Category Archives: VPN

Site to site VPN between Azure and Cisco ASA

Azure, wow isn’t it amazing? IAAS has arrived, and you can do some pretty cool stuff with azure, without worrying about licensing or hardware, beyond the size and spec of your virtual machines in their Data Centres. But that’s just the bloody problem isn’t it? it’s in their network, not yours! So, you need to set up a site to site link between Azure and your local supported device.

Click here to view a list of supported devices and their configuration instructions. This will tell you what type of VPN your equipment will support, and what you should deploy in Azure portal.

My local supported device is a Cisco ASA, which you will notice is only supported for Policy Based, not route Based VPN, so you need to start out right or you’re going to waste a lot of time deploying VPN gateways in Azure, which takes about 45 minutes. The instructions on GitHub are easy to follow and available here [.docx].

If you follow these instructions, you will get going fairly quickly, but if you have multiple subnets you want to allow to communicate with Azure you will have to make some modifications. For example, my protected wireless network should have access to Azure, because I’m going to put a domain controller on a virtual machine there, to handle DHCP (not supported!), DNS, and 802.1x authentication in a Disaster Recovery scenario.

You will need to modify your NAT like this:

first create names for the networks you want to access your azure networks:

config t
object network mgmtnet
 subnet 10.87.0.0 255.255.255.0
object network wirelessnet
 subnet 10.87.20.0 255.255.255.0

Then create corresponding NAT rules;

nat (inside,outside) source static mgmtnet mgmtnet destination static AzureNetworks AzureNetworks
nat (Wireless,outside) source static wirelessnet wirelessnet destination static AzureNetworks AzureNetworks

Hope this saves you a little bit of time getting multiple subnets to work on your ASA to Azure VPN, if you’re in a rush and follow the instructions a little blindly, but who does that? Not you!

Cisco VPN Client on Windows 10

OK, so I thought I was pretty lucky to install Windows 10, and the only thing it broke was itself. I turns out I was not so lucky and it has broken my Cisco VPN Client aswell, I am now greeted with the pretty serious looking message shown below, after what looks like the client trying to install itself again after trying to run it:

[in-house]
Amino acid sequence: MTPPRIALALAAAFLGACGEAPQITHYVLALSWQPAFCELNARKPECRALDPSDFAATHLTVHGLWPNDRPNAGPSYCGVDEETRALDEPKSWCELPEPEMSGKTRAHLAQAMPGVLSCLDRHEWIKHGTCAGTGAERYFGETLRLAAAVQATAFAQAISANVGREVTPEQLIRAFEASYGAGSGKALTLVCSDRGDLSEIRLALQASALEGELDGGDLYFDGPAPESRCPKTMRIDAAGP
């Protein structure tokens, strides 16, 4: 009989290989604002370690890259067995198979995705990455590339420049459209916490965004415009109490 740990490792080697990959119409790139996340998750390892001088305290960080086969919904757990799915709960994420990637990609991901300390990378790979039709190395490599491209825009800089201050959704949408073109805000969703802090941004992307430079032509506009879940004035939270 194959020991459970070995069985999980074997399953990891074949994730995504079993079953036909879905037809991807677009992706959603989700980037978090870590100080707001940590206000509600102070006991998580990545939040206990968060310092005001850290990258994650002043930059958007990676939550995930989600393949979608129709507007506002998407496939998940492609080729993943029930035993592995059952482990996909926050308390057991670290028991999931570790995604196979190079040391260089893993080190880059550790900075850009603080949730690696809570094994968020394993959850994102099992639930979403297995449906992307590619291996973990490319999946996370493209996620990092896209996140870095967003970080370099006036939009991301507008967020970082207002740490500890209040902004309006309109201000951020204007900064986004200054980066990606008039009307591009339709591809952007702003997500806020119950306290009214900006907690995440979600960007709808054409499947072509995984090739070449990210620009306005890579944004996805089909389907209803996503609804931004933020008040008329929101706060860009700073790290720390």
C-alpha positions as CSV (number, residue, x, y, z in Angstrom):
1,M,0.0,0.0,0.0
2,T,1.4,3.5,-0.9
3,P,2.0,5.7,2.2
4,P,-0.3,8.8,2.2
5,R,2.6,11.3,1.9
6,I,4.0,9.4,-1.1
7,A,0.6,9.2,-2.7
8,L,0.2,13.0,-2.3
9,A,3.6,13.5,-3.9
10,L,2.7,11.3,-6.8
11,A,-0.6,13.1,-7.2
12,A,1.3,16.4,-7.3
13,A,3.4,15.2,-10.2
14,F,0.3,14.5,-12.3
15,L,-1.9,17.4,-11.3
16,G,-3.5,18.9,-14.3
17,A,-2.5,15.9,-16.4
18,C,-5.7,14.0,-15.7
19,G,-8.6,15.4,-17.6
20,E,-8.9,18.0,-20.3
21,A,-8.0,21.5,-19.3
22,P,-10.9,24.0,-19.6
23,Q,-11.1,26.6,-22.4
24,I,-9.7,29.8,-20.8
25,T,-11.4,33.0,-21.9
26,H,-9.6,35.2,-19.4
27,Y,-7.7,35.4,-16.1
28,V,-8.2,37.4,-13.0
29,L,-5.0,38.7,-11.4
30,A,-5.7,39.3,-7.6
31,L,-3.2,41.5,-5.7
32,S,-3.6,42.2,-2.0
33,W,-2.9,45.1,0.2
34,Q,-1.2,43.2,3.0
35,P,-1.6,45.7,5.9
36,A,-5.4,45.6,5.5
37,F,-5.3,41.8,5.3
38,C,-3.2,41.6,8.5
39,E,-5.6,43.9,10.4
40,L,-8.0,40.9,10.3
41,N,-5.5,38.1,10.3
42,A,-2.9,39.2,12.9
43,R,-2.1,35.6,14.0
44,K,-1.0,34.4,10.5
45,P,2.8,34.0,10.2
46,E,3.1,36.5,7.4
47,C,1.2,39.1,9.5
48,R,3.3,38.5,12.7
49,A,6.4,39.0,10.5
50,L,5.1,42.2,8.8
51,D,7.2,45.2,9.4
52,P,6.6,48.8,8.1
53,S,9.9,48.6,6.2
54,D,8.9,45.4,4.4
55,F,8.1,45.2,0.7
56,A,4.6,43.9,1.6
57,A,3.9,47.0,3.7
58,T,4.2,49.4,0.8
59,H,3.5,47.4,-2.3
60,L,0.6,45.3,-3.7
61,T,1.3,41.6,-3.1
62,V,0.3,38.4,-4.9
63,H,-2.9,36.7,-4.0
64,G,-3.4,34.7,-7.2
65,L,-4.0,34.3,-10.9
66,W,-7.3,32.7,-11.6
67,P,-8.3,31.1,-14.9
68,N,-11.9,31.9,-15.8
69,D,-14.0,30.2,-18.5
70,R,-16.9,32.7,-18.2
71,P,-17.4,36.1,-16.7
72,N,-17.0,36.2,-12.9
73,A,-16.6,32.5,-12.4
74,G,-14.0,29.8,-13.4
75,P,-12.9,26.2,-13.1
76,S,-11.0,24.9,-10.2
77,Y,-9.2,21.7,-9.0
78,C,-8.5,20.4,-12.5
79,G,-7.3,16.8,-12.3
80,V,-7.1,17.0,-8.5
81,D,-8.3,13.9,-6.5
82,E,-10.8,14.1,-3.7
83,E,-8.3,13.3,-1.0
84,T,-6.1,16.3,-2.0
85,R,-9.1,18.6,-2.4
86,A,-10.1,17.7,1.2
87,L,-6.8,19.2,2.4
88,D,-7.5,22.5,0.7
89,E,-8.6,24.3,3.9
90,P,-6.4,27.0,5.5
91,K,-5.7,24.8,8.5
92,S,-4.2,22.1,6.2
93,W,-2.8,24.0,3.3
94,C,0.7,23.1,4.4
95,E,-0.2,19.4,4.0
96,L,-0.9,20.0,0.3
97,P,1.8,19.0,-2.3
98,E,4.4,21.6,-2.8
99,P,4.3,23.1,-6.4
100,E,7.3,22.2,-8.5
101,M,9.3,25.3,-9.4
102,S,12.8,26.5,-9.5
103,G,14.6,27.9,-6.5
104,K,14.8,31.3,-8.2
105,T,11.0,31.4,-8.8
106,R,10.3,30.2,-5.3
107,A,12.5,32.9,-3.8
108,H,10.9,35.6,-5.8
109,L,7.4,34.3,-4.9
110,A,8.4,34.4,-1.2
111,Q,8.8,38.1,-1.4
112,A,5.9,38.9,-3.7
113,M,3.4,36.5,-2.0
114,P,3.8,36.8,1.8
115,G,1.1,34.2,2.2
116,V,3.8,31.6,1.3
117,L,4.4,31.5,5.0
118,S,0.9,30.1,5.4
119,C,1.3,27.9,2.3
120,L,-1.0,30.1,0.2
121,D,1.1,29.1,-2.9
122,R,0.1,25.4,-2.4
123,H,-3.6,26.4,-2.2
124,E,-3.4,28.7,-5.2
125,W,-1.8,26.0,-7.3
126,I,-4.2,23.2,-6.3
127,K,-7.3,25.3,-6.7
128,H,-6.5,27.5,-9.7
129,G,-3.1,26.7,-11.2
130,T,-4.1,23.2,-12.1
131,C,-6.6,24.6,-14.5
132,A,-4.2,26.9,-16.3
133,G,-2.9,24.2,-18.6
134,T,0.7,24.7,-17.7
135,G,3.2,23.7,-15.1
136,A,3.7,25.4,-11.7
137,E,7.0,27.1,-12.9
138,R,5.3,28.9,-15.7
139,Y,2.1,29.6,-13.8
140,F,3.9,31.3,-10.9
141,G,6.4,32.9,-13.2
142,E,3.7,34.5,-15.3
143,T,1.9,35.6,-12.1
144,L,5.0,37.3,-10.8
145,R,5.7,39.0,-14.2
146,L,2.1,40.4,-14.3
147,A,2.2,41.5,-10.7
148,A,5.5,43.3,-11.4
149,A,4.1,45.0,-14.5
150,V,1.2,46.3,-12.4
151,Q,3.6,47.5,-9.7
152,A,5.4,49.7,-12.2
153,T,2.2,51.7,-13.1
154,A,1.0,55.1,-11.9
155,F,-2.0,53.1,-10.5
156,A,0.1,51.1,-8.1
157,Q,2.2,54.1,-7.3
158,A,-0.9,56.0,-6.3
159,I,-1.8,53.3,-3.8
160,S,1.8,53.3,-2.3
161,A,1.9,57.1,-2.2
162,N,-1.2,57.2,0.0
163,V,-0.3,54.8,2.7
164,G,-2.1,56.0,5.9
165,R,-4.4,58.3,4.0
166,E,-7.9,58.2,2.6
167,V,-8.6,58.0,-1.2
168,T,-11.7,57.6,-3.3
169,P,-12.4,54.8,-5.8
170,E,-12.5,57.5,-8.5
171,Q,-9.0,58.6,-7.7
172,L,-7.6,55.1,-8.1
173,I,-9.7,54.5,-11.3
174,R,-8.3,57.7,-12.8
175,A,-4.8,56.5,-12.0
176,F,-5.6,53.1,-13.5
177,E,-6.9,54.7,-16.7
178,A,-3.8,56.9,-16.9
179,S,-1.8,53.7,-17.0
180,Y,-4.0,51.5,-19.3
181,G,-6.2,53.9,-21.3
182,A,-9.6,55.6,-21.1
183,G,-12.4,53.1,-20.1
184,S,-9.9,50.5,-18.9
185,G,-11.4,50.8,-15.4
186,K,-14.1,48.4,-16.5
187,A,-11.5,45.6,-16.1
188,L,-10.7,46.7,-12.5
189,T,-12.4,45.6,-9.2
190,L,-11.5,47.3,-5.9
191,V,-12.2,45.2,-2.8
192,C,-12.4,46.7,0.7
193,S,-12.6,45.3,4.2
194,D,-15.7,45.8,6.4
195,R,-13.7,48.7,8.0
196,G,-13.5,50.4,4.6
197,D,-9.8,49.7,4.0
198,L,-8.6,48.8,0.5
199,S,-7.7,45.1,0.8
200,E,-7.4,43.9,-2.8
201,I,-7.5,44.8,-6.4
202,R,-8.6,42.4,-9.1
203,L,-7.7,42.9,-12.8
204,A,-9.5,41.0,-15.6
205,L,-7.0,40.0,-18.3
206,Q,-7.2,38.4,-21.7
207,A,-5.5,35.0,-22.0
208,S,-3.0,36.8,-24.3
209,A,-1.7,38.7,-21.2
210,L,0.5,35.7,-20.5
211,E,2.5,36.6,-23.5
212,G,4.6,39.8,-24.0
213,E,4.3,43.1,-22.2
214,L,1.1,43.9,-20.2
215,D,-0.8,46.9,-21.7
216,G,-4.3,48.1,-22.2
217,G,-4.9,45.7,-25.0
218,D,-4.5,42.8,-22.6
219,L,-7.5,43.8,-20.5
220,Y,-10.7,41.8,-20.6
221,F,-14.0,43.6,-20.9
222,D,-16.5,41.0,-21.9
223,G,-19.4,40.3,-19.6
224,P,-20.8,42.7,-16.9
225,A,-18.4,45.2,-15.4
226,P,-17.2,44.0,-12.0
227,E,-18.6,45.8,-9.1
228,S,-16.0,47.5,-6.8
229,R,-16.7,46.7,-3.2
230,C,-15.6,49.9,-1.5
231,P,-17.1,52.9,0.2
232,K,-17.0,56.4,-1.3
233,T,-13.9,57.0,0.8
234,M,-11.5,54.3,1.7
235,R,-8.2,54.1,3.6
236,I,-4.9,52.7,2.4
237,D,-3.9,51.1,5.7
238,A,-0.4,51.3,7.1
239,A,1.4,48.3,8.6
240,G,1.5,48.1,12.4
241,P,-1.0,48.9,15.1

cisco open install error

Error 27850. Unable to manage networking component. Operating system corruption may be preventing installation.

So, Windows 10 is a corrupted operating system? nice one – I just installed it and now it’s corrupt. Really??! No, but it was fun to procastinate.

So first reaction that something in the Windows 10 upgrade has changed the networking configuration, so we should allow the client to try to repair the install through programs and features control panel, this (sort of expectedly) failed with the same error. But at least we tried it, right?

So lets propperly remove the client and do a full reinstall. Uninstalling the client was unnerving, which is not something I have ever felt when uninstalling an application! The windows installer loading bar, loaded and exited without any prompts, and the client was removed from the list of installed applications. You can see an example of the windows installer progress bar above.

The software failed to install with the same error message we’ve seen twice now. Frustrating? Just a little.

Lets try DNE! Ok so some rebooting invloved here unfortunatly. And also an enlightening experience thinking about my Windows 10  issues. When installng the client after performing the DNE update as per my earlier post, I got some installation problems relating to folder redirection, so I had to install the client using a local admin account. This sort of confirms my suspicious that folder redirection is causing issues with my machine more investigation required on that one I think, I’ll let you know.